Every year, more than 55,000 NSW Year 12 students undergo the stressful and sometimes daunting process that is the Higher School Certificate (HSC).
Anna Nguyen is currently studying computer programming as part of a BA and BSc at the Univeristy of Technology Sydney. Here, she writes a personal blog about why Year 12 students should not feel defined by their ATAR results.
Having completed the HSC in 2014, I know there will be many out there who are feeling nervous and anxious as they count down the minutes until they can access their Australian Tertiary Admission Rank (ATAR) on Friday. And while most will be happy with the ATAR they receive, there will be a few, like me, who are surprised and disappointed with the rank they receive.
Having worked consistently throughout the year, I was expecting an ATAR above 75. But when I saw my ATAR, it was much lower than I expected and not enough to get into my preferred course. I remember trying to think if there was anything different I could have done but at the end of the day my low ATAR came down to the subjects I chose and how they had been scaled.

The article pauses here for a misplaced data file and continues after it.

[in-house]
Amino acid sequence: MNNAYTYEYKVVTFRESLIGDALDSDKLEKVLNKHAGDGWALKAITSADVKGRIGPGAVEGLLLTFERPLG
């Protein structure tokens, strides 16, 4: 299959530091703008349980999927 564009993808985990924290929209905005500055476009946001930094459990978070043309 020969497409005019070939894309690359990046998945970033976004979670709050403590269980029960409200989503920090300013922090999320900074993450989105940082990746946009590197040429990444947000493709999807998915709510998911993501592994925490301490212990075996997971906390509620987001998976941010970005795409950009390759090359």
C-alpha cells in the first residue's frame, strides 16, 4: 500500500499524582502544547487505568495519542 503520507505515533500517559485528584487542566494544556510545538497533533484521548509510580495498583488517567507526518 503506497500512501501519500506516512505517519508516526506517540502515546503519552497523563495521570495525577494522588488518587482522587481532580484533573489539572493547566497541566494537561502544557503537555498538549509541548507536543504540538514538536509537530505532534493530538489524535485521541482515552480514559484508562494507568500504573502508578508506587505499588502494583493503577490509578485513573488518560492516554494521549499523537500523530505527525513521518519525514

For many, the whole HSC process can be extremely daunting with a number of factors that can compound into a whirlwind of emotions.
A lot of the pressure I felt was what I put on myself to achieve an ATAR that would make my mum proud of me. I had focused so much on what others wanted me to achieve that the first thought that went through my mind when I got my ATAR was not one of joy but one of fear, trying to work out how I would explain my results to my family.
Talking to my mum about my ATAR was a really emotional time, but it was made easier by knowing there were numerous pathways into university. Being able to explain that a UTS:INSEARCH diploma offered extra support and took me into the second year of a UTS degree without making my degree any longer made a difficult conversation with my mum achievable.
To those of you nervously waiting for your ATAR, the best advice I can offer is to remember that your ATAR is just a number. My ATAR didn’t represent who I am and it shouldn’t define you and what you can achieve. Remember #ImNotANumber.
The Carousel would like to thank Anna Nguyen for her article.